36.1% of Australians aged 70-plus are estimated to be affected by continuous polypharmacy and qualified pharmacists are relied on to help make the right decisions.
The Rise of Polypharmacy in Ageing Population
A study published this year on Polypharmacy among older Australians was published in the Medical Journal of Australia, examining the rate and impact of polypharmacy on older Australians during the 2006-2017 period.
It was revealed that nearly 1 million Australians aged 70 and older are being affected by continuous polypharmacy – which is the concurrent use of multiple medicines by patients and very commonly the elderly.
Other important factors such as gender and age of participants were also highlighted:
- The rates were higher among women than men (36.6% vs 35.4%)
- The rates were highest among those aged 80–84 years (43.9%) and 85–89 years (46.0%)
The Australian Pharmacist also defined that polypharmacy is the use of five or more medicines daily by a patient. However, the authors mentioned that there is a lack of universally accepted definitions for polypharmacy and different definitions around the number of medications used up to 5 or more.
The study analysed a 10% random sample of PBS data for people in the 70-plus age group, who were dispensed medicines between 1 January 2006 and 31 December 2017.
The researchers estimated continuous polypharmacy by counting the number of unique medicines dispensed during time periods of 1 April – 30 June and 1 October – 31 December in each calendar year. This helped them to determine the number of people affected and any changes in prevalence.
One of the primary objectives was measuring and reporting the prevalence of continuous polypharmacy of 5 or more unique medicines. It later broadened the scope to the impact of continuous polypharmacy of 10 or more unique medicines.
The author, UWA Centre for Optimisation of Medicines Dr Amy Page, noted that the medicines they looked at did not include OTC medicines; vitamins, supplements or herbal medicines; or any medicines that were not funded by the PBS.
Dr Page highlighted that it is important to realise that polypharmacy may be appropriate for some people. The use of medications is particularly important for symptom control and disease progression in elderly patients. However, appropriate medication therapy is strongly required. Under-treatment means potential benefits of useful medications may be missed out on, while over-treatment puts older patients at increased risk of harm.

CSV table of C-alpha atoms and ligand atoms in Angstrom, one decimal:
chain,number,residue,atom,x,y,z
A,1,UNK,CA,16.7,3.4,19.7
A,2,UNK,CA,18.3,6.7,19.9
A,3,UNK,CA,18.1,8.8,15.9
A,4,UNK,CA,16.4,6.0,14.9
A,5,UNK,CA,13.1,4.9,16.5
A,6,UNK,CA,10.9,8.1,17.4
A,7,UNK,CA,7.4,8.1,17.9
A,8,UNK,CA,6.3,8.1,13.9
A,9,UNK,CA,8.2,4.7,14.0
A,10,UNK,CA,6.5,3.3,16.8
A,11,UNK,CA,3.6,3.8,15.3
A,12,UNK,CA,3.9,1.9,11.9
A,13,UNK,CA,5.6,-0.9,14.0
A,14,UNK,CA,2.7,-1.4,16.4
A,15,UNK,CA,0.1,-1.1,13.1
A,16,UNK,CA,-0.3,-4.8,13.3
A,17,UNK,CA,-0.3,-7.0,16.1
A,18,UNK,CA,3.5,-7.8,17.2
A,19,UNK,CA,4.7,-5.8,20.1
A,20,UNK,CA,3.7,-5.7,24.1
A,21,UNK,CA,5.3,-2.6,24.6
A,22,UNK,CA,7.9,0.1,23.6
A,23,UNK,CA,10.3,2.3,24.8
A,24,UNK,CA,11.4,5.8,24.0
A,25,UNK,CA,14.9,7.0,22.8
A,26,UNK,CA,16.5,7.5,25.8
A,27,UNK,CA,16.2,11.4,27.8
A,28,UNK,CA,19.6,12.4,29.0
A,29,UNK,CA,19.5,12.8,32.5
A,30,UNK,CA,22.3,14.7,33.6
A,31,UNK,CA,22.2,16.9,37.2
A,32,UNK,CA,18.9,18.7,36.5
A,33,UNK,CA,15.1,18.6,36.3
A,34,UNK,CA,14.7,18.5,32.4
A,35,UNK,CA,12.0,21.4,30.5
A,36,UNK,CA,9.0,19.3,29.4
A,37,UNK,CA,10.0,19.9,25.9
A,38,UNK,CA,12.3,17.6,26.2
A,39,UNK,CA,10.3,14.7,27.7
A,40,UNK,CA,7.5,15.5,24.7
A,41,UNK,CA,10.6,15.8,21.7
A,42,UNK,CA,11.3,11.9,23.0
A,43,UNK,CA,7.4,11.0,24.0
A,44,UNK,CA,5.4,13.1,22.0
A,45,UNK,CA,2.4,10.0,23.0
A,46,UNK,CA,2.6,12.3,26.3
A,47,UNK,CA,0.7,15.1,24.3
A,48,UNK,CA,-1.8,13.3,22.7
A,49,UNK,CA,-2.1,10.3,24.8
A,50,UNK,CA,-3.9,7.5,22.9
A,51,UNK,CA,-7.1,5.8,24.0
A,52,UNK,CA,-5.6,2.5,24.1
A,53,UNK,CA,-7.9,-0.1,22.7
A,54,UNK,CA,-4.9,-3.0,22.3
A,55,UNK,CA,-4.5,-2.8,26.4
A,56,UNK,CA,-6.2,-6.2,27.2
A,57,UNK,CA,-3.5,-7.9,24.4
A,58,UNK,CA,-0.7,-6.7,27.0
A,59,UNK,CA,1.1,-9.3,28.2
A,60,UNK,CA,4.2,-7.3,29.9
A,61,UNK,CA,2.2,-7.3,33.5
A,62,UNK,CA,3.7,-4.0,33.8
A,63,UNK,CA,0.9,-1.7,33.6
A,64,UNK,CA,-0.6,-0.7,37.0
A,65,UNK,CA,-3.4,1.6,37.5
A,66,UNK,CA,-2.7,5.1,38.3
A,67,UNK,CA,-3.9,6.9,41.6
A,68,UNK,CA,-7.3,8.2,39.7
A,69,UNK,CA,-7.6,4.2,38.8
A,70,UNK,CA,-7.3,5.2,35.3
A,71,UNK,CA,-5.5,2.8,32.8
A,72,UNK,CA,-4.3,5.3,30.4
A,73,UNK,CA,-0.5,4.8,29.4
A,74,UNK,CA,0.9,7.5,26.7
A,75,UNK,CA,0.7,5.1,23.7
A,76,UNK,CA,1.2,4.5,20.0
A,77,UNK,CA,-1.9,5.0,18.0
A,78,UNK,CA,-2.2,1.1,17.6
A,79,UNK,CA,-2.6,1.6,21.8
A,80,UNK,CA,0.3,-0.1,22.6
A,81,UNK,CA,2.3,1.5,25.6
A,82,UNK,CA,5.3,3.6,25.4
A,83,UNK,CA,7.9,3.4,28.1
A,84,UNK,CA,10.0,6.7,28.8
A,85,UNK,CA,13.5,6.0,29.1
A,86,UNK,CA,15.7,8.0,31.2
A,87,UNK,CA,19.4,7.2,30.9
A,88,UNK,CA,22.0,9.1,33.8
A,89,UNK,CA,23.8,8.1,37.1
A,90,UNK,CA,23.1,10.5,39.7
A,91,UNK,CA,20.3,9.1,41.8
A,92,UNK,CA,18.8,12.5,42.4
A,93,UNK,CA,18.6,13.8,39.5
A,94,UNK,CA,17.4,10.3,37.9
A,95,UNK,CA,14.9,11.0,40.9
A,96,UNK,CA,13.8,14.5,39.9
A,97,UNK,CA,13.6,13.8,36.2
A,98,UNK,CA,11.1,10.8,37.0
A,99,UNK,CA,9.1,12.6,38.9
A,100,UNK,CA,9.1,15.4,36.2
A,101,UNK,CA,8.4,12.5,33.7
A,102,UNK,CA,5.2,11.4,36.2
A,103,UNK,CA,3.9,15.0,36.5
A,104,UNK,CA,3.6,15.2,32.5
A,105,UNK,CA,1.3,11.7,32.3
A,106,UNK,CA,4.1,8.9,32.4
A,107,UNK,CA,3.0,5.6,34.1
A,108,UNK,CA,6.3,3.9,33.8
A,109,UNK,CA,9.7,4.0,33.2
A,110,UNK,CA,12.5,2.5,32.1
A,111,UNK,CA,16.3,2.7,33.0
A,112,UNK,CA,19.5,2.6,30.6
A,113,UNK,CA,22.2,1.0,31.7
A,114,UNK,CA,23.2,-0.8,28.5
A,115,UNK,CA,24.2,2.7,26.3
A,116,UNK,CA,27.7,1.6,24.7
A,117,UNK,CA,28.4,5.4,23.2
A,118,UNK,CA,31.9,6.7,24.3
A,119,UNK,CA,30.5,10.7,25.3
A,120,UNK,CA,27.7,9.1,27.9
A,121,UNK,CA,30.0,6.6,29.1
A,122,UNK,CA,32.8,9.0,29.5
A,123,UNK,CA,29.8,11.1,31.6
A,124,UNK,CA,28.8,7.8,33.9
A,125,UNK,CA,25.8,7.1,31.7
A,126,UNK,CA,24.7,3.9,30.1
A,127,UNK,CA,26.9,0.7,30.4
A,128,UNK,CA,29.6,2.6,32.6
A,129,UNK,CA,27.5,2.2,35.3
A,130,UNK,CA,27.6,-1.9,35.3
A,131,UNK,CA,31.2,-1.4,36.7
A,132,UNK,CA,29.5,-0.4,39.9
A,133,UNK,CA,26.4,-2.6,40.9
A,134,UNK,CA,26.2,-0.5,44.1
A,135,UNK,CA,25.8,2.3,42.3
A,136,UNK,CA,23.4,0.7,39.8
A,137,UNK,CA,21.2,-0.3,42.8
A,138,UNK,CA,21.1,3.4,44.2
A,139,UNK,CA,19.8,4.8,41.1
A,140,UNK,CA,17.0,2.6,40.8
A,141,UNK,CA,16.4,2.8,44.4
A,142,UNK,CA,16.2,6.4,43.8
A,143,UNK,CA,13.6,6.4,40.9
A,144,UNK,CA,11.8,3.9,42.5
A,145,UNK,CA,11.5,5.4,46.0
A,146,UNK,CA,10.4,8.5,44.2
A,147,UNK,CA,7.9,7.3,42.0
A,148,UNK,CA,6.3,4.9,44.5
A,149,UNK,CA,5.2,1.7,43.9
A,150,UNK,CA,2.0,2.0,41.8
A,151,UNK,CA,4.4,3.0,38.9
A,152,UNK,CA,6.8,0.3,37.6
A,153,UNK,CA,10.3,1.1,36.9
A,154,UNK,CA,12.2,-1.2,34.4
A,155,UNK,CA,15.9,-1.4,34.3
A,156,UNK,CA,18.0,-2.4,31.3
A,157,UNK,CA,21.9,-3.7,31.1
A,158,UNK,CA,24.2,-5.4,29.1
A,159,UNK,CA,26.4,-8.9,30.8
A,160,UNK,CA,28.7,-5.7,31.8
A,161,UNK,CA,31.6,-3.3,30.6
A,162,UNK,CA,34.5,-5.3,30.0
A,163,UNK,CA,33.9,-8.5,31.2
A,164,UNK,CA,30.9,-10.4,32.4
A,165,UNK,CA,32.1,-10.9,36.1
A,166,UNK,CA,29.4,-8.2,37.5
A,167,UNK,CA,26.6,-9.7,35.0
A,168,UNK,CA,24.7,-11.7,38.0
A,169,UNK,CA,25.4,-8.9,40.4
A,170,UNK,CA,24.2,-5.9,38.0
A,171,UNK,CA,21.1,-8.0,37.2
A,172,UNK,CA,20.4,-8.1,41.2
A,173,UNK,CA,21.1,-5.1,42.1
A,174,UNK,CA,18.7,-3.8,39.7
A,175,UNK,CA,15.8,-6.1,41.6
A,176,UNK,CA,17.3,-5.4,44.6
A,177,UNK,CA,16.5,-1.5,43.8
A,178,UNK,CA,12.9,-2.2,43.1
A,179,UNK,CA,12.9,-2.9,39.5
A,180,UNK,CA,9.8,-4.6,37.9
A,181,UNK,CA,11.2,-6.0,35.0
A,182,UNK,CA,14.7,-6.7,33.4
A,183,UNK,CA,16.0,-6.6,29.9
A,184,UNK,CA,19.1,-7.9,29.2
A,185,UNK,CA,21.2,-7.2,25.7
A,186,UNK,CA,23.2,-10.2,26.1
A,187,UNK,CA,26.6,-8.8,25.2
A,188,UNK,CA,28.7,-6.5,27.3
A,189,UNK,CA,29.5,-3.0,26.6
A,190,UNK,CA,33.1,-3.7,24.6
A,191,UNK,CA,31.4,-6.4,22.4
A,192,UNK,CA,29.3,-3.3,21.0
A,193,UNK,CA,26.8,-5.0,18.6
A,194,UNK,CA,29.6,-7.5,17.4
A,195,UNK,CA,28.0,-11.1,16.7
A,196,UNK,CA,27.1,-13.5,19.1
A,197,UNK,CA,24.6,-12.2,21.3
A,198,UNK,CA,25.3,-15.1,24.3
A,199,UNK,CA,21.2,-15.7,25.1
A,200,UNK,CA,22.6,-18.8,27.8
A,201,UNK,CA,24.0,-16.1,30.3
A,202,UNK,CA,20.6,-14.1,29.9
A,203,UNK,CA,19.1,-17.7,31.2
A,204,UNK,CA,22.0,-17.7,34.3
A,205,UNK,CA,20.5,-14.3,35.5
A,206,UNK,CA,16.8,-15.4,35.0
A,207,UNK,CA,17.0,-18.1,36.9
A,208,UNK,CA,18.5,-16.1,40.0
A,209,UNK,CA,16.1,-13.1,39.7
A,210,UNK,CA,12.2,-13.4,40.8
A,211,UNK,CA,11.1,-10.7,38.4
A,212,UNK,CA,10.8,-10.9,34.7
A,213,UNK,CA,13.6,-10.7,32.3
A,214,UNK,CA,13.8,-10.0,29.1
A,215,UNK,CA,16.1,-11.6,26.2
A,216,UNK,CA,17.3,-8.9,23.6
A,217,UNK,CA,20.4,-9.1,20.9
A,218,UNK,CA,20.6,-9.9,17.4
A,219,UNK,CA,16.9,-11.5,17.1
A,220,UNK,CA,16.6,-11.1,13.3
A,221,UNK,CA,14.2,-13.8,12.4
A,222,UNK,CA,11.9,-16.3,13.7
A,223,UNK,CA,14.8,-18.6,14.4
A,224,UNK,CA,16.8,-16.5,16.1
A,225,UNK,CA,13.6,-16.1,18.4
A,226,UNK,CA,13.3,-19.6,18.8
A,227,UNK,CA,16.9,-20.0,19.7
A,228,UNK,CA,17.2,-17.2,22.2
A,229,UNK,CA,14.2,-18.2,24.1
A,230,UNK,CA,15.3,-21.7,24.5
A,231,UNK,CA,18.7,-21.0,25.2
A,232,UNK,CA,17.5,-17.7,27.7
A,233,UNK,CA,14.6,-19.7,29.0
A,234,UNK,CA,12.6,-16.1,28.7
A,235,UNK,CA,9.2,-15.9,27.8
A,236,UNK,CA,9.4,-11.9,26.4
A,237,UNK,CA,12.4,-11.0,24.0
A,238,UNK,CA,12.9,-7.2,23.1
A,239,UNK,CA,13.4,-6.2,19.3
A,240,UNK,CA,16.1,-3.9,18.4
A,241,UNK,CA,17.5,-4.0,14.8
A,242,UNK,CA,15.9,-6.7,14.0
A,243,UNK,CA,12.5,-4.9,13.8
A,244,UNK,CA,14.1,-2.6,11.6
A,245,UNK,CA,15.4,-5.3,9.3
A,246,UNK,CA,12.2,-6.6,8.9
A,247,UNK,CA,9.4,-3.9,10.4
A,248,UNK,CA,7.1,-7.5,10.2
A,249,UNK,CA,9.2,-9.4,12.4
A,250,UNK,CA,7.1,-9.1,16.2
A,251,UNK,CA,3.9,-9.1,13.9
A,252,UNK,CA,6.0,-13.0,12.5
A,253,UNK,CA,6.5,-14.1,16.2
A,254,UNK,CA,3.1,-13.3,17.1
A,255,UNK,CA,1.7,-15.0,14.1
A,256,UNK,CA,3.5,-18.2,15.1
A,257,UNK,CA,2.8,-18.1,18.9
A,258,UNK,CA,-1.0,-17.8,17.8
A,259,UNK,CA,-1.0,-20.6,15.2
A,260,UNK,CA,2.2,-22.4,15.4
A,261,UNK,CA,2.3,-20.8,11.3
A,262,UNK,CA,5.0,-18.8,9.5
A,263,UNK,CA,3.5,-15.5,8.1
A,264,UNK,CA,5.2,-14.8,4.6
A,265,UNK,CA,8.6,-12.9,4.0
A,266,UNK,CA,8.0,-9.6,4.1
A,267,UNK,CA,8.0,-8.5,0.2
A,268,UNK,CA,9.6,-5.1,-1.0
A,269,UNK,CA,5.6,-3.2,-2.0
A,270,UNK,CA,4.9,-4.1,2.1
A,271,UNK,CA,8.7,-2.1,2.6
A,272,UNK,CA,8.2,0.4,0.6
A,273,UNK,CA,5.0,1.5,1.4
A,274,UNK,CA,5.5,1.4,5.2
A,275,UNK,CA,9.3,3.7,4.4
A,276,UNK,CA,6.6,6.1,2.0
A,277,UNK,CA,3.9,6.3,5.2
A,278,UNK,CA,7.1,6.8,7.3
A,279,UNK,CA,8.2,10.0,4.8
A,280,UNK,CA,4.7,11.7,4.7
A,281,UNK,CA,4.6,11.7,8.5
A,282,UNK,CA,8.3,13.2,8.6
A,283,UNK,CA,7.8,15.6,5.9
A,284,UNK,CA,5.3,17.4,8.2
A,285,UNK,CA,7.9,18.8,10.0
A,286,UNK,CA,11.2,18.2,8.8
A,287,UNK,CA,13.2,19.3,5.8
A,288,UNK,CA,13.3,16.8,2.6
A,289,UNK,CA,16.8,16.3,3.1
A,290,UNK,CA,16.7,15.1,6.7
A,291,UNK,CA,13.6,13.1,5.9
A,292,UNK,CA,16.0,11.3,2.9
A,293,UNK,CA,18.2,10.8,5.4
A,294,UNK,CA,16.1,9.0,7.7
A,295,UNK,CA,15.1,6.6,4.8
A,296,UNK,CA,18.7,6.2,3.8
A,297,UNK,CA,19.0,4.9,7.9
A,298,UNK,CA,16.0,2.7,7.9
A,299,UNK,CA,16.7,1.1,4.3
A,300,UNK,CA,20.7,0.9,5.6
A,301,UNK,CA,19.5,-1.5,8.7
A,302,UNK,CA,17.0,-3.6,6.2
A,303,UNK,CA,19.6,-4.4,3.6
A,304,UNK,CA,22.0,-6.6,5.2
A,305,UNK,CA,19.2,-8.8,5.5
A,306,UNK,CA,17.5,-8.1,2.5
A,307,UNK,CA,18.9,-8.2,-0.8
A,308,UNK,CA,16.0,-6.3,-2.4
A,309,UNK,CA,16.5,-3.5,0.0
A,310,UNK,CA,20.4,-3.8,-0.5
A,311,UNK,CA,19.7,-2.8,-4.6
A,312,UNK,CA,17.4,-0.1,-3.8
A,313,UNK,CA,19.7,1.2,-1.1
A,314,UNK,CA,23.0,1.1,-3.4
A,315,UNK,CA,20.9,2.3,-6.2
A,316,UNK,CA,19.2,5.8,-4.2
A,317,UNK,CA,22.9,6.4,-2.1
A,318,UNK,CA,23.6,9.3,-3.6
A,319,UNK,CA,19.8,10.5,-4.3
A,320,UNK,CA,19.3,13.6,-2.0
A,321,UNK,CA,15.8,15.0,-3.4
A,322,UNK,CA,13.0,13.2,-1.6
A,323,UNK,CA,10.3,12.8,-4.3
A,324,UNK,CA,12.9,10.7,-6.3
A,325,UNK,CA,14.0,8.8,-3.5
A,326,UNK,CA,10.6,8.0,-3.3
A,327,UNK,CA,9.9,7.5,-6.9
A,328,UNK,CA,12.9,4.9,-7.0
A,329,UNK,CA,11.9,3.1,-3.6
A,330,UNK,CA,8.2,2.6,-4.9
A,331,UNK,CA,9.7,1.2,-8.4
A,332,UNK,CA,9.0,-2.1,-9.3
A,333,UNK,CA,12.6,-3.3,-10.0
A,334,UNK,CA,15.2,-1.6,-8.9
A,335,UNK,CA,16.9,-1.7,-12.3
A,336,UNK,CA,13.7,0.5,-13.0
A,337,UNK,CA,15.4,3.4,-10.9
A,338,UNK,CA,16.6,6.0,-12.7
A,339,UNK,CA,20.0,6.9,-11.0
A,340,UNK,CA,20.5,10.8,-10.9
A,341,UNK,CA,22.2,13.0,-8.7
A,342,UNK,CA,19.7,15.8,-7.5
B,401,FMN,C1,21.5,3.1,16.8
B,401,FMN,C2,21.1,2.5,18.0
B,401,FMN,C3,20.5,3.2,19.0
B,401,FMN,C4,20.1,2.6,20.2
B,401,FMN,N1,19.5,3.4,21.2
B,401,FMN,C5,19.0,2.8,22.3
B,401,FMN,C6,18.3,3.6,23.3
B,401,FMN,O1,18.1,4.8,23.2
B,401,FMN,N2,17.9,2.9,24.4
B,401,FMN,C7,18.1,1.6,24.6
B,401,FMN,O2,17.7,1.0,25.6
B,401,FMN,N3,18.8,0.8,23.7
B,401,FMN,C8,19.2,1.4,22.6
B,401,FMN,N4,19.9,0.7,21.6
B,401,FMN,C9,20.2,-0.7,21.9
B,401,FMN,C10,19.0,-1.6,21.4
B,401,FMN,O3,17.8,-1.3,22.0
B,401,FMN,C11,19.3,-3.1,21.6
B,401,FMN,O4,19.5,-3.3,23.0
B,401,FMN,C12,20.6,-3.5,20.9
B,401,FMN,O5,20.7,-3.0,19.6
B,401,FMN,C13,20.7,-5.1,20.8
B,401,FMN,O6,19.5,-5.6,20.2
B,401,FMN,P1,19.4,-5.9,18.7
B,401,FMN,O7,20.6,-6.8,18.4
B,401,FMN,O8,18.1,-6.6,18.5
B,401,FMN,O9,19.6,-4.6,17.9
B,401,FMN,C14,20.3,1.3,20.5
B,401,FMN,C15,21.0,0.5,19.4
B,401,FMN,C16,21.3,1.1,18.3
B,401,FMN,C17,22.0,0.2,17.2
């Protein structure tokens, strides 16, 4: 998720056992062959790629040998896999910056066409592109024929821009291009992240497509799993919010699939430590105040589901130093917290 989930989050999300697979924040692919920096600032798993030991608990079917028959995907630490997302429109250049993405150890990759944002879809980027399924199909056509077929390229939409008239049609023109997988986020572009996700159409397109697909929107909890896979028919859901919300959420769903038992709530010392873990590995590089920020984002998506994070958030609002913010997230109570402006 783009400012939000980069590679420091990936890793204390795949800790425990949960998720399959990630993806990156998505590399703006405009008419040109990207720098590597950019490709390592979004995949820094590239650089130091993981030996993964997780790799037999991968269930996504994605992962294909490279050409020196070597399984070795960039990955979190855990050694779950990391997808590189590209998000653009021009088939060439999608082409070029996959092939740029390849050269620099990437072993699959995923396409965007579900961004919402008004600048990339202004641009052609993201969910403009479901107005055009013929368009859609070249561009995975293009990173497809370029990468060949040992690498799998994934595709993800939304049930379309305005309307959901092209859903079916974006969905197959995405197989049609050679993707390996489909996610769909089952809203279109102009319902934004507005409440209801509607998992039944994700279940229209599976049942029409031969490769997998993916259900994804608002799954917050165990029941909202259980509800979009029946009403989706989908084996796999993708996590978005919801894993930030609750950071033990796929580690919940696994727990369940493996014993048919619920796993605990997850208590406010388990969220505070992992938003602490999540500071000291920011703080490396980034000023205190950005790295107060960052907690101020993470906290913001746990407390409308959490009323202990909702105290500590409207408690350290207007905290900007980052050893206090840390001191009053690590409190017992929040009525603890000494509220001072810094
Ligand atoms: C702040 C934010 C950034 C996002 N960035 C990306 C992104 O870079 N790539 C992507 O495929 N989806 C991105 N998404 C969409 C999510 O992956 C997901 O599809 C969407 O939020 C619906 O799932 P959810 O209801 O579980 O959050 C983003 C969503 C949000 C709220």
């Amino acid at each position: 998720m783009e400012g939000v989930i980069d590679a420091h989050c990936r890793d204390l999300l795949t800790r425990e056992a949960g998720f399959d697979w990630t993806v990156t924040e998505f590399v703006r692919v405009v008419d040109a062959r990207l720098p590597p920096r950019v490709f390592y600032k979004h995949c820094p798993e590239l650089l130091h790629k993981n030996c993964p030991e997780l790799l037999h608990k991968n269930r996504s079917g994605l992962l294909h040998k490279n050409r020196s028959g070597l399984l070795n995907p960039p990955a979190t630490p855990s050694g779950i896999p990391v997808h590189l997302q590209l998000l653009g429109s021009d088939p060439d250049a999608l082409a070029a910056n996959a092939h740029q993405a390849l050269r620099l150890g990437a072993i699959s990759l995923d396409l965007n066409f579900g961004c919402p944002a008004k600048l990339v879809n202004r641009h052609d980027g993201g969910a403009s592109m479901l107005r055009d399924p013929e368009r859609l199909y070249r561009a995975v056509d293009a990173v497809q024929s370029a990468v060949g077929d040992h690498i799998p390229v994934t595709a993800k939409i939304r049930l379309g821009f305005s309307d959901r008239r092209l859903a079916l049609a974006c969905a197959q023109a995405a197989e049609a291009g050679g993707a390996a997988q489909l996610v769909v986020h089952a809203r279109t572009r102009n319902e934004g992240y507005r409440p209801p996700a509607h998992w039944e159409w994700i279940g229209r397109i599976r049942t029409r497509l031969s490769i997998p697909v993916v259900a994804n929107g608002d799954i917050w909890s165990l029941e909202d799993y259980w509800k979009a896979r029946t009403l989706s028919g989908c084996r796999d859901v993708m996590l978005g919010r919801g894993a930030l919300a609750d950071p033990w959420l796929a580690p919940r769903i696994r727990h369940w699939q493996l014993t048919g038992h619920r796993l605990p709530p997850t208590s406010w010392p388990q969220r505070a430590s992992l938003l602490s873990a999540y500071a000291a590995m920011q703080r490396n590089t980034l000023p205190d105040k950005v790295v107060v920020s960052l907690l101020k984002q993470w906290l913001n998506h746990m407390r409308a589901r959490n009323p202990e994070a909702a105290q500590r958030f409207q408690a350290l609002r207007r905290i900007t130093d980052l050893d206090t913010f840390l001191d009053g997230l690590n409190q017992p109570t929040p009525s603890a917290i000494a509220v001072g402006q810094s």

The study concluded that taking multiple medications may be necessary, but it needs to be carefully assessed by a medical professional and balanced against the potential risks of the individual patients.
People’s awareness and understanding of the potential risks with taking multiple medications should be increased, especially by the health professionals and to the general public.
This is why pharmacists play an important role in ensuring the appropriate use of medications, especially for elderly patients. They can support and educate people to make appropriate decisions about non-prescription medications as well.
The strength of the study is based on a nationally representative sample of PBS prescribing data for elderly Australians. It is one of the first to investigate patterns of polypharmacy across all older Australians rather than in specific categories of groups.
Some limitations of the study include the exclusion of medicines that do not require prescriptions, complementary and alternative medicines, and medicines dispensed on private or non‐subsidised prescriptions.
Additionally, the study did not have data on patient‐specific health parameters. Therefore, it was difficult to assess whether individual medicine regimens were therapeutically appropriate.
As a result, more research looking into these areas and the strategies for reducing medicine use are much needed.
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